tag:blogger.com,1999:blog-7729093380675162051.post4115121610928553692..comments2023-11-27T20:33:09.759+11:00Comments on moyhu: More on global temperature spectra and trends.Nick Stokeshttp://www.blogger.com/profile/06377413236983002873noreply@blogger.comBlogger14125tag:blogger.com,1999:blog-7729093380675162051.post-76260708776917304612013-10-11T01:00:48.932+11:002013-10-11T01:00:48.932+11:00This is an example of an autocorrelation of a semi...This is an example of an autocorrelation of a semi-Markov series plotted in comparison to the SOI autocorrelation over the span of 130 years. The semi-Markov is completely stochastic, pulling random draws from a dispersive distribution, weakly centered about a mean period<br /><br />http://img513.imageshack.us/img513/1846/7sg4.gif<br /><br />The model above has a mean of about 5.5 years but lots of dispersive variance about that value.<br />This dispersion is high enough that it makes it difficult to predict the duration to the next peak or valley except perhaps probabilistically.<br /><br /><br /><br /><br />@whuthttps://www.blogger.com/profile/18297101284358849575noreply@blogger.comtag:blogger.com,1999:blog-7729093380675162051.post-21951015546188477842013-10-10T23:06:30.867+11:002013-10-10T23:06:30.867+11:00Yes, only since 1980 - basically for the reason Ta...Yes, only since 1980 - basically for the reason Tamino gave. If you go much further back, there is an obvious non-linear component. But I'm happy to look at longer periods when either the acf or power spectrum (my current focus) gives a clear separation between deterministic (approx) and stochastic deviation.<br /><br />As I've said, I was really looking at periodicity as something that confounds the stochastic modelling. That is up to about 4 years period. So there are plenty of periods in 33 years.Nick Stokeshttps://www.blogger.com/profile/06377413236983002873noreply@blogger.comtag:blogger.com,1999:blog-7729093380675162051.post-9880463498142131042013-10-10T22:56:59.110+11:002013-10-10T22:56:59.110+11:00Nick, If I am reading your autocorrelation charts ...Nick, If I am reading your autocorrelation charts correctly, you only ran it for data from 1980. Any strong periodicities you see are likely merely artifacts.<br /><br />I spent the last year doing power spectral analysis on terrain features, and explored the whole range of Markov to semi-Markov disorder.<br />http://entroplet.com/context_select/navigate?category=fine_terrain<br />http://entroplet.com/ref/foundation/B-terrain_characterization.pdf<br /><br />I want to warn you about chasing phantoms on the temperature time series. Any predictive power will be low because there really is not a lot of data to generate a quality spectrum from, and like I said, the dispersion is high. <br /><br />The SOI is already detrended, so use that as a trial and see what you can find over the entire range.<br />@whuthttps://www.blogger.com/profile/18297101284358849575noreply@blogger.comtag:blogger.com,1999:blog-7729093380675162051.post-5809857918522810542013-10-10T20:48:57.862+11:002013-10-10T20:48:57.862+11:00I'm rather agreeing with Steve here. The acf&#...I'm rather agreeing with Steve here. The acf's show strong periodicity, which suggests "teleconnection" in the time domain - apparent correlation between well separated points. I agree that it can be subtracted as a fix, but that doesn't entirely help with the uncertainty estimate. For future climate, you could say that we'd do the same calc, but there is uncertainty associated with identifying the ENSO component.Nick Stokeshttps://www.blogger.com/profile/06377413236983002873noreply@blogger.comtag:blogger.com,1999:blog-7729093380675162051.post-43708439332932996722013-10-10T20:41:15.038+11:002013-10-10T20:41:15.038+11:00WHT, thanks again for the link - I think we'r...WHT, thanks again for the link - I think we're looking at similar things. I hadn't heard of Eureqa, but it looks very powerful. It may be just what I need.Nick Stokeshttps://www.blogger.com/profile/06377413236983002873noreply@blogger.comtag:blogger.com,1999:blog-7729093380675162051.post-4431727938074684172013-10-10T20:36:12.895+11:002013-10-10T20:36:12.895+11:00Thanks, Steve,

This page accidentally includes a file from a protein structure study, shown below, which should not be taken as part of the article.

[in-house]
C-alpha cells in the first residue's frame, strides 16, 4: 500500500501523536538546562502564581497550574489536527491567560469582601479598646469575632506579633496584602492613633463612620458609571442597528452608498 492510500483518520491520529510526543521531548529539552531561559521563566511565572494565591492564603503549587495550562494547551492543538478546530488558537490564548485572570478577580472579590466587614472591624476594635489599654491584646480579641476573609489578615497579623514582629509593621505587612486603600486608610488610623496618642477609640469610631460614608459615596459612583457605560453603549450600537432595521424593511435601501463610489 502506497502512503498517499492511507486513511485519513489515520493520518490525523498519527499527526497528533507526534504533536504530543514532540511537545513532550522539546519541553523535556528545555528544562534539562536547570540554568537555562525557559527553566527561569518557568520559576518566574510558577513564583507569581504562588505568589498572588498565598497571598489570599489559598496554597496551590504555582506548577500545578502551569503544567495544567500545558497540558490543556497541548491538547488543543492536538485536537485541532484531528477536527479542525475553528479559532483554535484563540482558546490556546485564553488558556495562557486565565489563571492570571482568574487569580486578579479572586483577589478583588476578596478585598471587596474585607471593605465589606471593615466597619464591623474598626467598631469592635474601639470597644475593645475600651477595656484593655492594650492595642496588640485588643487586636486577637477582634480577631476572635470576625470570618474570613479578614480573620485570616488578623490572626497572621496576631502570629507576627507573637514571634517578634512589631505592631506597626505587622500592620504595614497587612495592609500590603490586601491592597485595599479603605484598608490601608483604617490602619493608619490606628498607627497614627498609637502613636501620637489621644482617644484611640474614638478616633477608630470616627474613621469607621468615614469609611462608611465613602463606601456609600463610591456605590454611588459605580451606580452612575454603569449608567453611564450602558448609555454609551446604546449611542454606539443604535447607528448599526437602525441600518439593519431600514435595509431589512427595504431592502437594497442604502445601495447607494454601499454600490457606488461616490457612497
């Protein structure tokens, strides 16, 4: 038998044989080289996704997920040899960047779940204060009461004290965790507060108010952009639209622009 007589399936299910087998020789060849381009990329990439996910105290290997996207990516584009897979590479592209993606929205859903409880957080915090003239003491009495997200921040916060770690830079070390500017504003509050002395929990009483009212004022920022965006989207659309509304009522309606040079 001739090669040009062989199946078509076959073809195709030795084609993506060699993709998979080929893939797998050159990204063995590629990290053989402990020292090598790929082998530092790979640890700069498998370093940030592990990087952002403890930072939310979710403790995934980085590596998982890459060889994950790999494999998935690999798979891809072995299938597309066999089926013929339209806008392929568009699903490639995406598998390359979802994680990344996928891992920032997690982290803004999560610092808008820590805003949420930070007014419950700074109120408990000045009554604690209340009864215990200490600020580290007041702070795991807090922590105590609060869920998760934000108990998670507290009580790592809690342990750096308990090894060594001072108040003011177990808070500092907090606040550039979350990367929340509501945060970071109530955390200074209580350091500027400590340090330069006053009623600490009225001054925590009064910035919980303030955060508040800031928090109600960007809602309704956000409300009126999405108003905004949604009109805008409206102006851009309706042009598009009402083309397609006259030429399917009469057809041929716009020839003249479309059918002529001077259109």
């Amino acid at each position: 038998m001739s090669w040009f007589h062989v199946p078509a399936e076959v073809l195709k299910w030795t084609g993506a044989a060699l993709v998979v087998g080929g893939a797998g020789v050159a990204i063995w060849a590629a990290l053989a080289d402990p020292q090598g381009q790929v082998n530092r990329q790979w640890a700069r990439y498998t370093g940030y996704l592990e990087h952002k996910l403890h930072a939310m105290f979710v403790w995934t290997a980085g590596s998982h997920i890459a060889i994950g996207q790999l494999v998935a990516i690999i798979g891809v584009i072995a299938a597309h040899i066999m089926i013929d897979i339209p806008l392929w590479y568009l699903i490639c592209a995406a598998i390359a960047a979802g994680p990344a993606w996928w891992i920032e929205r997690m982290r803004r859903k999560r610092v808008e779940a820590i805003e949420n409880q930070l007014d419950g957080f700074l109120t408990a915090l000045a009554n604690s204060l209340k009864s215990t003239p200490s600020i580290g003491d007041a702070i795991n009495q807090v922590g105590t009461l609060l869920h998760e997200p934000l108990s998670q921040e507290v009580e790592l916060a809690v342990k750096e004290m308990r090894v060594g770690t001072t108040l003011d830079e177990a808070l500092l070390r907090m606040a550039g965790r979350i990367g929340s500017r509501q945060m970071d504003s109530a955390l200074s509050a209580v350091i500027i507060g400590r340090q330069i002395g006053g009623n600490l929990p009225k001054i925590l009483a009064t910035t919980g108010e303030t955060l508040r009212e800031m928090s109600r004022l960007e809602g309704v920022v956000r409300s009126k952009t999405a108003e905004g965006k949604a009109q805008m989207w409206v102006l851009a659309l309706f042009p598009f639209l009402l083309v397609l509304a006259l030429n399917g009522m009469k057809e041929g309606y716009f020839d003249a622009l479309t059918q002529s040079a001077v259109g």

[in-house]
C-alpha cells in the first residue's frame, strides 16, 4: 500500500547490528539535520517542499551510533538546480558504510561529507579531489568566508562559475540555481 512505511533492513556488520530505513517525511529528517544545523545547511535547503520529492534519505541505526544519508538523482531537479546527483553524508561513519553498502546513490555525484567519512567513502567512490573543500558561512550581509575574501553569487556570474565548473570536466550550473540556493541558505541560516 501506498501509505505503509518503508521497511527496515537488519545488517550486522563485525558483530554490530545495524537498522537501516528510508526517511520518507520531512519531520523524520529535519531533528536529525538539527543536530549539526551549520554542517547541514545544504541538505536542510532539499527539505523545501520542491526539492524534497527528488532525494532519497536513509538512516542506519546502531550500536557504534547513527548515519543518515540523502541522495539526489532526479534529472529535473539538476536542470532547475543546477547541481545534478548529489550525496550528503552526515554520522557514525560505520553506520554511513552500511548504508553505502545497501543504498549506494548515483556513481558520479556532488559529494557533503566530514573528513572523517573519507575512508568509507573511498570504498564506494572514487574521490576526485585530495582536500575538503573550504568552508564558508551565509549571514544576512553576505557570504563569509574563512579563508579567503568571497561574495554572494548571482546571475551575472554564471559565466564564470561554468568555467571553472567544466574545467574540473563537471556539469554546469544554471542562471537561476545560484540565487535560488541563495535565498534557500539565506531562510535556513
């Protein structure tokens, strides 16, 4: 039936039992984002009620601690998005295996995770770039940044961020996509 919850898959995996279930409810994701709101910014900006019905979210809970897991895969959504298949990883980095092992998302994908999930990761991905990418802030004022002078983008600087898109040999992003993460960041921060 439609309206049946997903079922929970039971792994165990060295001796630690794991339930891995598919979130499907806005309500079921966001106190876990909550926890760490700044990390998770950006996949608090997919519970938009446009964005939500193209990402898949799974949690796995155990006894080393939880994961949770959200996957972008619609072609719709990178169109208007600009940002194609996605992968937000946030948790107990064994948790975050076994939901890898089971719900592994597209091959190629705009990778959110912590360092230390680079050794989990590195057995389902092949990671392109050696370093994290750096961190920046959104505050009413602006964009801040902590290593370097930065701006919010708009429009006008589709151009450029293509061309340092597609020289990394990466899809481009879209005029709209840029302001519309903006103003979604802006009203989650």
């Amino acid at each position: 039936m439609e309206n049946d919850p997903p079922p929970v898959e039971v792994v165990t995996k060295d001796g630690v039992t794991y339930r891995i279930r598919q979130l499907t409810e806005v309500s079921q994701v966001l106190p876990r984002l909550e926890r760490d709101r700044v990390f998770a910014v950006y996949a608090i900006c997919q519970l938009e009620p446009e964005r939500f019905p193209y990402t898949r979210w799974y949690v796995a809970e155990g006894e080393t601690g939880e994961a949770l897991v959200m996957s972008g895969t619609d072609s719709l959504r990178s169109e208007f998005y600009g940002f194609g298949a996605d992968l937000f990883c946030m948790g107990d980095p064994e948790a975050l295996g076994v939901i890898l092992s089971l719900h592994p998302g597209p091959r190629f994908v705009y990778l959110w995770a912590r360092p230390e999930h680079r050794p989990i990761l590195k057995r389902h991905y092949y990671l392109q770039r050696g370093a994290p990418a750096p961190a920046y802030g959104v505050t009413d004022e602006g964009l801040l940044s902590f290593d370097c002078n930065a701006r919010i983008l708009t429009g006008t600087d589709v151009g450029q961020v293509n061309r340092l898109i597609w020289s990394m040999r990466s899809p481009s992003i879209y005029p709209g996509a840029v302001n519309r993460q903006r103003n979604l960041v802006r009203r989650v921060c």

So far I haven't really been tr...Thanks, Steve,<br />So far I haven't really been trying to identify and explain the periodic effects, but just to separate them from the stochastics to get a better estimate of trend uncertainty - or at least the part of uncertainty that can be attributed fairly clearly to randomness. But a hemisphere separation would be interesting - I'll try it. I'm currently looking at trying to separate them in the frequency domain - it may work better.<br /><br />I think the periodicities you describe are indeed what I am seeing, and your suggested causes sound very interesting.Nick Stokeshttps://www.blogger.com/profile/06377413236983002873noreply@blogger.comtag:blogger.com,1999:blog-7729093380675162051.post-58474746431985654462013-10-10T16:21:42.233+11:002013-10-10T16:21:42.233+11:00SteveF, I will meet you half-way and call it a se...SteveF, I will meet you half-way and call it a semi-Markov process. It is not quite memory-less but the randomness is strong enough that there are no identifiable periods. In other words, it is highly dispersive yet retains strong reversion to the mean properties. Take an FFT of the SOI process and it has a weak hump of a semi-Markov process but that's about it for structure. Here is the FFT along with a power spectral profile of a semi-Markov process that has a significant dispersion about a mean value.<br /><br />http://img822.imageshack.us/img822/4835/d6y6.gif<br /><br />The lack of structure is not too surprising as the majority of ocean waves are also highly dispersive (except for such types as ripple waves and cnoidal waves) , and don't show identifiable periods. This dispersion is all too frequent in nature.<br /><br />But all that really does not matter because the important point is that the SOI noise signal can be subtracted from the global temperature time series. This allows us to improve the SNR and estimate the AGW trend much more easily. <br /><br />Tamino and all the smart dudes are very excited by what Kosaka & Xie are doing. But it's not exactly overwhelming either, as it is so easy to do the compensation if one just wants to work with the SOI time series !<br /><br />And no more pause or hiatus, which is nice to be able to get rid of.<br /><br /><br /><br /><br /><br /><br /><br /><br />@whuthttps://www.blogger.com/profile/18297101284358849575noreply@blogger.comtag:blogger.com,1999:blog-7729093380675162051.post-69341348883183316832013-10-10T13:32:15.393+11:002013-10-10T13:32:15.393+11:00WHT,